Work-friends. Or: How language can change the way we perceive the world.

September 13, 2017

As a foreigner working and living with his family here in Turkey, it is natural for me to learn to speak Turkish. I have met a couple of expats who have been living here for years and do not even try to learn the language instead trying to get by with English. This approach may work in Istanbul, but you will always remain a mere tourist. There is no way around Turkish to arrive here fully. If you want to begin to understand Turkish culture, language is the key to understanding the mindset of people.

Back in 2007, just before I made my marriage proposal to Burcu, I started studying Turkish. Back then I bought a Langenscheidt self-study course with a book and audio CD and a dictionary. There, in the second chapter, I learned a key sentence in one of the first lessons: Benimle evlenir misin? But this is another story…

9 years later, when I started working here, in my first talk at our all-company cycle meeting, I made a pledge to my co-workers: “Today, I am speaking to you in English. But in one year’s time, when we meet all again, I will be giving my presentations in Turkish.” – I made this commitment publicly maybe more for myself than for my co-workers. And I kept it. And even if my Turkish isn’t perfect and I make a lot of mistakes, speaking to my co-workers in their own language has been the key to success.

Our language is the key to understanding our own thinking and the way that we see and understand the world. Because our thoughts are language. Wrote Ludwig Wittgenstein:

The limits of my language mean the limits of my world.

The way in which the same state of affairs is expressed in two different languages shows the underlying different understanding in the two cultures.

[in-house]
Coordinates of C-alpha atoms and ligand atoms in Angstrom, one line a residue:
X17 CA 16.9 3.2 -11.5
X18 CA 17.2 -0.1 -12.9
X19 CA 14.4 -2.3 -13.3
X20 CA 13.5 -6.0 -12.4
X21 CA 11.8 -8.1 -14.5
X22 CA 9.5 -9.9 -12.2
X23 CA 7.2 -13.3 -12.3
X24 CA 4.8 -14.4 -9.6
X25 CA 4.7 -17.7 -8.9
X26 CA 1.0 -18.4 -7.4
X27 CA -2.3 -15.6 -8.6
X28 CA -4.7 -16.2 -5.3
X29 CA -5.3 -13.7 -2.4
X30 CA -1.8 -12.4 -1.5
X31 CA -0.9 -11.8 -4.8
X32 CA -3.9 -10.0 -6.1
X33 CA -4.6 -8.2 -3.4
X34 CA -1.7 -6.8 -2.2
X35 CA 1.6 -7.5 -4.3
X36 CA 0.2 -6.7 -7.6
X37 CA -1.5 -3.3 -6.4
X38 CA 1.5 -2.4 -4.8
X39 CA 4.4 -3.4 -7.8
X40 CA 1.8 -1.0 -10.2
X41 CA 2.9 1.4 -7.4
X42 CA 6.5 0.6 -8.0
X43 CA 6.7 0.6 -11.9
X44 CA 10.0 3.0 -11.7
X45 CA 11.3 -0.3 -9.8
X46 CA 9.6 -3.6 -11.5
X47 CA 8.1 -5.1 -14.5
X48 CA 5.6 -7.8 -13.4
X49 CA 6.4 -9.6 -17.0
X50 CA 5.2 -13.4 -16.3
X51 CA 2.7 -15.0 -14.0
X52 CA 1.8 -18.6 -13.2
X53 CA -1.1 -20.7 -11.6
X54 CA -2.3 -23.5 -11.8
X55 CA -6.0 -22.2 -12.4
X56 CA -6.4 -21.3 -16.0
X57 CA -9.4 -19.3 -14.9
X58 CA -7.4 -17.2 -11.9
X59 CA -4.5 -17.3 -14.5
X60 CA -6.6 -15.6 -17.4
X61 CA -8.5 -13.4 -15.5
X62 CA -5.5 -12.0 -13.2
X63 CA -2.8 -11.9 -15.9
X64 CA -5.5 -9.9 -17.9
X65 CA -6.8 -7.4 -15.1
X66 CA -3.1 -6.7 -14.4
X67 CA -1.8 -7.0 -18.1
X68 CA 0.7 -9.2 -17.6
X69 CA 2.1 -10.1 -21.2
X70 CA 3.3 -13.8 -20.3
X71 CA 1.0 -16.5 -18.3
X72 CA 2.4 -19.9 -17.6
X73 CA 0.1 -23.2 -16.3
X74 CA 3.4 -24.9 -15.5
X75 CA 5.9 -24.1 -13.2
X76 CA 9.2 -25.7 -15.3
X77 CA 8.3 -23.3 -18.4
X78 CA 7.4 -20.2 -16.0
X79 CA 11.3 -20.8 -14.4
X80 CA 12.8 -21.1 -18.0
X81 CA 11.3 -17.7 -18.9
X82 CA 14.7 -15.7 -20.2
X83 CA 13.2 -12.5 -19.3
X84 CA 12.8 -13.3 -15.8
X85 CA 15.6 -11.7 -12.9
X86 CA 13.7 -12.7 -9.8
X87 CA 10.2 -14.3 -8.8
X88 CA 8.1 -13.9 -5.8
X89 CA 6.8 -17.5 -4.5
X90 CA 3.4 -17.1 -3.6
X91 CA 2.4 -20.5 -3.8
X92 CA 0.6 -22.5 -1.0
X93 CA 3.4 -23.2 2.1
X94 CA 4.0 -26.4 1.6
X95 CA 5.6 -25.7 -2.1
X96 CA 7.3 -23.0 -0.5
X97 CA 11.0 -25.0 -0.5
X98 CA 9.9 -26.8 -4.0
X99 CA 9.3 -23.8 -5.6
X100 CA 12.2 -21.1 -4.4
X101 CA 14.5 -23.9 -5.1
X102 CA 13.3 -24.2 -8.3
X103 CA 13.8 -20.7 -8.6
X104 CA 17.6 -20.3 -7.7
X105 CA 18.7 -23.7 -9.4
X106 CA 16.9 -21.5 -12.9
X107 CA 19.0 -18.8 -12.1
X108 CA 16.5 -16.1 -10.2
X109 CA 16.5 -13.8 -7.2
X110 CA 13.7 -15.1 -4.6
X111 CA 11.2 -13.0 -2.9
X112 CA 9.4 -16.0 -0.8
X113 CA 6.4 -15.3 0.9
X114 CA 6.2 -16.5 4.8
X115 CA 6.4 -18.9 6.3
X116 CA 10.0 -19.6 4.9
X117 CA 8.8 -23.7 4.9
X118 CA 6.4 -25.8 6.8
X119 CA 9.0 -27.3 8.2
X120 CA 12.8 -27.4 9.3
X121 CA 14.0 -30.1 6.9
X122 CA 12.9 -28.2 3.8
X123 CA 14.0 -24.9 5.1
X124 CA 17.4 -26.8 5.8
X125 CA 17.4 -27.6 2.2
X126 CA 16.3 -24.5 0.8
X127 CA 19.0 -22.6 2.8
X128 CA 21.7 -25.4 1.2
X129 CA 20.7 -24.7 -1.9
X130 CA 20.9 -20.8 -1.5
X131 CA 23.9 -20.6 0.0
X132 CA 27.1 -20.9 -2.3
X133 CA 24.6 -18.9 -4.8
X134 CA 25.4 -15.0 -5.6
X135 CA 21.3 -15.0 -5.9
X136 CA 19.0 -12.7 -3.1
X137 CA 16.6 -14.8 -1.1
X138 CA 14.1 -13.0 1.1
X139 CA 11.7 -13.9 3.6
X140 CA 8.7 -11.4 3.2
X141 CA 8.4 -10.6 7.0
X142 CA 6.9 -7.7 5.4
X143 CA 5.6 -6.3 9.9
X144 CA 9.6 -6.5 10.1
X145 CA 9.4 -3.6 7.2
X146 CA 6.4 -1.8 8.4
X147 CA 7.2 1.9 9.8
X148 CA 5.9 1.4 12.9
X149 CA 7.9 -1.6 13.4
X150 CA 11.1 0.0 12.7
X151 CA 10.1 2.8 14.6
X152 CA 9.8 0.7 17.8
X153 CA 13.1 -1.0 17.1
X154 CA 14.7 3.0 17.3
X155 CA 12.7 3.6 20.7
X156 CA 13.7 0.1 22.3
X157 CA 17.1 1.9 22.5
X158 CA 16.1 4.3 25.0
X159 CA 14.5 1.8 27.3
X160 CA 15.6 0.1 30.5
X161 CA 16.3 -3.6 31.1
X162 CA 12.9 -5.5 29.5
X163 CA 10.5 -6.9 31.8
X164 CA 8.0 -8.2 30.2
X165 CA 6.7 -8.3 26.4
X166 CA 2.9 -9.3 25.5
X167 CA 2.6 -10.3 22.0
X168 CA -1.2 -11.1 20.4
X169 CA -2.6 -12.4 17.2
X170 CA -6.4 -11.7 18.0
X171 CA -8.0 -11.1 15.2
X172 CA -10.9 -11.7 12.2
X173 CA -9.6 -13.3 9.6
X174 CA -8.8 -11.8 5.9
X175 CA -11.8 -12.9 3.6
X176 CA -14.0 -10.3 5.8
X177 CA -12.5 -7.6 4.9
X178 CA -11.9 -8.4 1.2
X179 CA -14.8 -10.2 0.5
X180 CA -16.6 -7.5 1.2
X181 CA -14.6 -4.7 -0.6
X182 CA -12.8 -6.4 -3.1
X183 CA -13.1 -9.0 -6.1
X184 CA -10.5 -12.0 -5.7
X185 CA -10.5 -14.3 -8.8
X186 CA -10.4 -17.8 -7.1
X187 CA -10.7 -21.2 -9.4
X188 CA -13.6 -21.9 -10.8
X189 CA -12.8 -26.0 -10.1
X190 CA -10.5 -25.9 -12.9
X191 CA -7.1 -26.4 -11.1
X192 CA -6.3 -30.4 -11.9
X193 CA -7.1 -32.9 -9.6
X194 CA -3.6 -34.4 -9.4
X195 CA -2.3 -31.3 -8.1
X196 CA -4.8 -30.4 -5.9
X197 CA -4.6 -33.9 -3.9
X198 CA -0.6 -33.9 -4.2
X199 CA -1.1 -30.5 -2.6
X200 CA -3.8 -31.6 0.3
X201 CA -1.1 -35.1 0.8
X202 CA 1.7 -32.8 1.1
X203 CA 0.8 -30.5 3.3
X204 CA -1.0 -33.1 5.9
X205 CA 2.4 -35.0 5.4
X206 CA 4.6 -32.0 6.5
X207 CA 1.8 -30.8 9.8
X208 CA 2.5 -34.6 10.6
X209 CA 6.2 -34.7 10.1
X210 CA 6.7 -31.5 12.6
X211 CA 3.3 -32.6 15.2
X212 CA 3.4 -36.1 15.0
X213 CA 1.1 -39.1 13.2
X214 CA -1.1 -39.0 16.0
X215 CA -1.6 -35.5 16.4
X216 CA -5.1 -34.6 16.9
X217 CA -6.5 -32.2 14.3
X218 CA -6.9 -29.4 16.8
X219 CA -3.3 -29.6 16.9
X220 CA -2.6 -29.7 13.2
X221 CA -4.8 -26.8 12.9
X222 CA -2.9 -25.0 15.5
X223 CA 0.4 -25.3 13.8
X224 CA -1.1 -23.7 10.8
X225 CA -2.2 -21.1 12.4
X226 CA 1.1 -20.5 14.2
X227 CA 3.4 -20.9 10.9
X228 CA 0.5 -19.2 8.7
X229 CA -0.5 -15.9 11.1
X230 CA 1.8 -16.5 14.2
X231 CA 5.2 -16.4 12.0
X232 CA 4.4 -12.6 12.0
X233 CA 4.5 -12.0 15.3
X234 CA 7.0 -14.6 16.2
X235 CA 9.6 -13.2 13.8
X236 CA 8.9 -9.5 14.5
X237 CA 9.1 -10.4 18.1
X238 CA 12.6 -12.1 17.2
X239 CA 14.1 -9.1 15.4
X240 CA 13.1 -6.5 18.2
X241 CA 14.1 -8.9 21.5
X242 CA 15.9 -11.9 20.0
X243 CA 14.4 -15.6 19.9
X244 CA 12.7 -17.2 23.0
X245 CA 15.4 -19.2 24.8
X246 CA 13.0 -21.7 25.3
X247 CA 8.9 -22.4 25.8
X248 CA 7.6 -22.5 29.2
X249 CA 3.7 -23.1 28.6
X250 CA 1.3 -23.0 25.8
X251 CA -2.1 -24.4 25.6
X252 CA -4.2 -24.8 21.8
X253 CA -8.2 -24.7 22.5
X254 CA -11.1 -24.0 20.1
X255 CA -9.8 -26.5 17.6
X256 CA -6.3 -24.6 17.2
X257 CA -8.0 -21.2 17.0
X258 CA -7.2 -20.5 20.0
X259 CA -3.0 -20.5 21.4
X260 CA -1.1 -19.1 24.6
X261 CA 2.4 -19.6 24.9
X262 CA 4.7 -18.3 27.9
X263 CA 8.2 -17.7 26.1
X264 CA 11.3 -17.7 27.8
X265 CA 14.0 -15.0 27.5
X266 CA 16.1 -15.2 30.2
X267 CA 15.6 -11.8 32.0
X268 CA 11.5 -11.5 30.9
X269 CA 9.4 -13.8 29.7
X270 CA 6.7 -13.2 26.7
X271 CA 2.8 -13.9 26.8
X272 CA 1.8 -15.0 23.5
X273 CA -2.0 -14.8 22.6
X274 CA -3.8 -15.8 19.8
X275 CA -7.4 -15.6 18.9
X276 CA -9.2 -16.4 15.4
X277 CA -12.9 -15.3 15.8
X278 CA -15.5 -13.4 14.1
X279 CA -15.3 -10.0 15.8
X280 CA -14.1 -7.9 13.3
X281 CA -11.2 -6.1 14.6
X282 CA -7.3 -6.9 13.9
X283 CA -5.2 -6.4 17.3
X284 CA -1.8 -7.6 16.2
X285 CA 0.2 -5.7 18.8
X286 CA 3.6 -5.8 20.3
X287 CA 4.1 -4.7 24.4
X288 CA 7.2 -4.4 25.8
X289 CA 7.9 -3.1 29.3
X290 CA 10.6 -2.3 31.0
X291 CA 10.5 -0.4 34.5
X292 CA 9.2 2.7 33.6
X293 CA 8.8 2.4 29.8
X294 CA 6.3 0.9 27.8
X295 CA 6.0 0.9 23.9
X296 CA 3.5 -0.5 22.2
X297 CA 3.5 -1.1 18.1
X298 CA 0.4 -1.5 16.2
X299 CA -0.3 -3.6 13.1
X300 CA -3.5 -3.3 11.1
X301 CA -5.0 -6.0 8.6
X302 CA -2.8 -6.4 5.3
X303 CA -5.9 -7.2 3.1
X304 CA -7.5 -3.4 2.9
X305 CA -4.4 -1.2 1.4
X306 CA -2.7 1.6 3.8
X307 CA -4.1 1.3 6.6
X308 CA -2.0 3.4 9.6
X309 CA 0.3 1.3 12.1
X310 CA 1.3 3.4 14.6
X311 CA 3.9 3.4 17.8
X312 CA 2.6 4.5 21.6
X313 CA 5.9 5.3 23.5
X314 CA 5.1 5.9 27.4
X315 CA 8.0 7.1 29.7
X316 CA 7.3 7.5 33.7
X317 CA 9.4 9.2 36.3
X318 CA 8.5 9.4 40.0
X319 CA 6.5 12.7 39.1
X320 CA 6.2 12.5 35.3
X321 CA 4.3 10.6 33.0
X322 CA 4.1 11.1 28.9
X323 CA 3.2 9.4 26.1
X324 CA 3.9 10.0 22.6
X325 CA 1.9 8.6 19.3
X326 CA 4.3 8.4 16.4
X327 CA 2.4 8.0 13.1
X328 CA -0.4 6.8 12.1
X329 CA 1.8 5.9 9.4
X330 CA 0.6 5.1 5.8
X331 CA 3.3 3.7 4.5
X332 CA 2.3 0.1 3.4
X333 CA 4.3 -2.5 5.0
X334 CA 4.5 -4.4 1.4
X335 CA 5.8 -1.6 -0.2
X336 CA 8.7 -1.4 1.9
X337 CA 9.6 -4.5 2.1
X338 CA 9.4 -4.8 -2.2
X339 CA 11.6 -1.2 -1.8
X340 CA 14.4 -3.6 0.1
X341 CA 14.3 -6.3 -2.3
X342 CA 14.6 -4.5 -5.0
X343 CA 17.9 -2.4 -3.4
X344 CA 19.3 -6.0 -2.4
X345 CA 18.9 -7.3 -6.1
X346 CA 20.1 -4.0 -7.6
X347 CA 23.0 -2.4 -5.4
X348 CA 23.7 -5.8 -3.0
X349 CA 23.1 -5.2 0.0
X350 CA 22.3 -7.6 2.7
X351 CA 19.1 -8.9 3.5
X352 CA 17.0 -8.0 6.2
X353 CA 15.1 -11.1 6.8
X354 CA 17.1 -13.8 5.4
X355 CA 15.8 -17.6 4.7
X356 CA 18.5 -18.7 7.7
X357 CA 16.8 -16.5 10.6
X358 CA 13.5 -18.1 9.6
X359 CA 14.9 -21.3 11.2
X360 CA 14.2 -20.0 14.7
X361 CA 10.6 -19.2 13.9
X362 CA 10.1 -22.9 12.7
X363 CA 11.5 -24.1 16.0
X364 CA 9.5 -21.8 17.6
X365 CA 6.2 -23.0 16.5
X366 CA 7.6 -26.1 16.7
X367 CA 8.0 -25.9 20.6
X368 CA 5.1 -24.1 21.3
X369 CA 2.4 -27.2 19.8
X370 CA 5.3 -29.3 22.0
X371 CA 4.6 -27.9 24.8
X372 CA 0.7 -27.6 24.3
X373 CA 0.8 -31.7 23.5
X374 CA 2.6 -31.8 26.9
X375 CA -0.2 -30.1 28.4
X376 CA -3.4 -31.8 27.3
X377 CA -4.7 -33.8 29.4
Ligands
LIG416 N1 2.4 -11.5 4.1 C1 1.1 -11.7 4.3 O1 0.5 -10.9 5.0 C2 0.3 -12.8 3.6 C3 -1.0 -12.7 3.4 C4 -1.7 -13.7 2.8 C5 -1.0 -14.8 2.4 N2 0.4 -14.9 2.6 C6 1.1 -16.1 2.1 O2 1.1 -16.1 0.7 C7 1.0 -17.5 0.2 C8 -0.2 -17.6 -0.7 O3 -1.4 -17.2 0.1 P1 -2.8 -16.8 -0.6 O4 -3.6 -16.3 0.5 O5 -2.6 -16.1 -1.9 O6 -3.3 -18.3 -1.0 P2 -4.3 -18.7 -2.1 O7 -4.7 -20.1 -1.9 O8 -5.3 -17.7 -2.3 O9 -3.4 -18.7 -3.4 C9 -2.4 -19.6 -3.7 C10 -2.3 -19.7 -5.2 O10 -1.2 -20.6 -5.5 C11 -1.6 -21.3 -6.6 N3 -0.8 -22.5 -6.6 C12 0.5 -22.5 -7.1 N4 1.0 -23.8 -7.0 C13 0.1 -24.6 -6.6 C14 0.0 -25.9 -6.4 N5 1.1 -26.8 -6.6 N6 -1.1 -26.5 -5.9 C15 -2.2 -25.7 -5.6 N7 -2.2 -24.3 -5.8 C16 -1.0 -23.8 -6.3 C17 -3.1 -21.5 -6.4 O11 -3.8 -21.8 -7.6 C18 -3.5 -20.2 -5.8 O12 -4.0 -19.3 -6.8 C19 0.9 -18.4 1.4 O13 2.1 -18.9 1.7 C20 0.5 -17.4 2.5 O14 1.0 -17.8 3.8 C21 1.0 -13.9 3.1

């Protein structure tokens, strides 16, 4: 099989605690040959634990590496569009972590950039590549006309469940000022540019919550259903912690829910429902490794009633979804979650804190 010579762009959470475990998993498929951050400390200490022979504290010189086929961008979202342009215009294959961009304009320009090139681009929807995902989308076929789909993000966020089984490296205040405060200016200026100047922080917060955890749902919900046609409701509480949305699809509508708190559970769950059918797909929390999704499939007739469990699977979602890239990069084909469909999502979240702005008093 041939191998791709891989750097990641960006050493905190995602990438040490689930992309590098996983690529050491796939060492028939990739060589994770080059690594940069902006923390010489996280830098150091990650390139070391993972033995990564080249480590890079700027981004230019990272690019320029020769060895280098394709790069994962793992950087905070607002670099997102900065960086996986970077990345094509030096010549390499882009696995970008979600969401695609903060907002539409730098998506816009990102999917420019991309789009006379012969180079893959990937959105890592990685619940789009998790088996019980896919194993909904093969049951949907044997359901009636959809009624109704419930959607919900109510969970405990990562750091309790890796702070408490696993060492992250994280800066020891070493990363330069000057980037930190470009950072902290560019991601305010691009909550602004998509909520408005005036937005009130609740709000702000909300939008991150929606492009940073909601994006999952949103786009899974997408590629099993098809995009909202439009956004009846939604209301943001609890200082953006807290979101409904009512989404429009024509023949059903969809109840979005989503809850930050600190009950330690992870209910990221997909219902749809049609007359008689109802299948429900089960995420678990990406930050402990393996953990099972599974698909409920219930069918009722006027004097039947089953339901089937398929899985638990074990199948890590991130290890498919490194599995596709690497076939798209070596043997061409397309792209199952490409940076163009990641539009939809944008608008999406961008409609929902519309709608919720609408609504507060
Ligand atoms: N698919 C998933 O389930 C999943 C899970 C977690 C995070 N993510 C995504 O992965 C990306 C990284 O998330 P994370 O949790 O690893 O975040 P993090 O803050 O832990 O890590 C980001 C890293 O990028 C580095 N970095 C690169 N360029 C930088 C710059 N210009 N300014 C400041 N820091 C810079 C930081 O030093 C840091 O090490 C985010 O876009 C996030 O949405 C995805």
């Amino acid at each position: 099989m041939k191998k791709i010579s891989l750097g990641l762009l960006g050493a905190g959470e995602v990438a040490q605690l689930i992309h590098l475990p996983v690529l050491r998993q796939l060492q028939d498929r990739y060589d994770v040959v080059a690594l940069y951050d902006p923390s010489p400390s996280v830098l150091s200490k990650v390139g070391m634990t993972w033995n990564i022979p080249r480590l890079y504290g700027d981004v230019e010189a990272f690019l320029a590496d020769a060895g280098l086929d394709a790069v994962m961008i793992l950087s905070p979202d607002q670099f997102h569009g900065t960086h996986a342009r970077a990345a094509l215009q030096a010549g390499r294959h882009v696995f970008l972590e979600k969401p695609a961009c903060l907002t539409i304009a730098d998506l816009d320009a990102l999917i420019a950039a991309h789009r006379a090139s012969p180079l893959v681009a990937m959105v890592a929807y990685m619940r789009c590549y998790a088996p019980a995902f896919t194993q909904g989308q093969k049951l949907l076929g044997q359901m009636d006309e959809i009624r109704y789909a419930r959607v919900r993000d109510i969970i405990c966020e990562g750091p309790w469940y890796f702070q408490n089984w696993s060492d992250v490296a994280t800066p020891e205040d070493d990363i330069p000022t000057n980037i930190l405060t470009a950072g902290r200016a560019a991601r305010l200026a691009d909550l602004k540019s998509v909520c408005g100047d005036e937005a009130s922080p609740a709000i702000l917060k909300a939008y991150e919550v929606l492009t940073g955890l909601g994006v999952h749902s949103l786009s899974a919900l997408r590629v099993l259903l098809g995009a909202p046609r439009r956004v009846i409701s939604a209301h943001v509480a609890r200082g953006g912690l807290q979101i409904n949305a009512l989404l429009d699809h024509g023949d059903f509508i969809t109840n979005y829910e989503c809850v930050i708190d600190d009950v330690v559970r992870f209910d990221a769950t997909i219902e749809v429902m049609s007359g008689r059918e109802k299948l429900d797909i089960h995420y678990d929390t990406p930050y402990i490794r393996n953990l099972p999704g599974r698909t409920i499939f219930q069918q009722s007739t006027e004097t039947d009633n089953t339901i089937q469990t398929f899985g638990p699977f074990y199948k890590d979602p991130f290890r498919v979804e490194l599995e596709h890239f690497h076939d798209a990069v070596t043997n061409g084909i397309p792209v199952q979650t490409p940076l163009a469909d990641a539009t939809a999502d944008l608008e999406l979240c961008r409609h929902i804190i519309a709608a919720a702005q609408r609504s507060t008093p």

Here’s a good example from work:

In Germany, we differentiate between relatives, friends and acquaintances, sorted by degree of closeness and familiarity. And then there are the colleagues. Most of them are acquaintances, sometimes they can also become friends.

You can usually choose your friends but not your colleagues. There’s a German proverb to this effect.

A colleague is someone with whom you work together in the same company. Colleagues are acquaintances – people you know – with whom you work in the same department, in the same office or in the same company. You might make friends with some colleagues. Never with others. In any case, they are and remain colleagues. When asked who that person in the photo is, the answer is certain: “A colleague.” Even if it is a “friend” colleague.

And since we Germans also separate work and private life very precisely and consciously, it is the exception rather than the rule that we meet up with colleagues after work, in our free time, on weekends, on vacation … and spend time together. We can see the colleagues at work all day. We work closely with them and actually spend more time with them than with our families and friends. That’s enough…

Here in Turkey, my colleagues are called iş arkadaşları. Work friends. And that actually tells you everything. It’s the default mindset, the definition of the people you work with. They are your friends.

This is how I was received and treated in my new company from the first minute on my first working day. More than just “collegial” and more than just “friendly”. Warm, open, helpful, genuinely interested in me as a person, willing to share private matters and to help in private matters. I am very grateful for that.

As natural work friends, I have also got to know many of my Turkish friends as quite the natural team players. My take on this is that it’s a function of the string “collectivism” culture dimension. Turks find it easy to integrate into groups sharing a common spirit and working towards a common goal – with the right leadership, I should add.

Whereas in Germany, a more individualistic culture, aligning groups of colleagues into a team is much more difficult; again, the German proverb goes like this: TEAM is an acronym for “Toll, ein anderer macht’s.” (Great, someone else will do it.)

Last night I told one of my “work friends” that I am writing this blog. He immediately said that I should also mention him. So here is a selfie of mine with my friend Çağatay. True friend, not just work friend. 🙂

One thought on “Work-friends. Or: How language can change the way we perceive the world.

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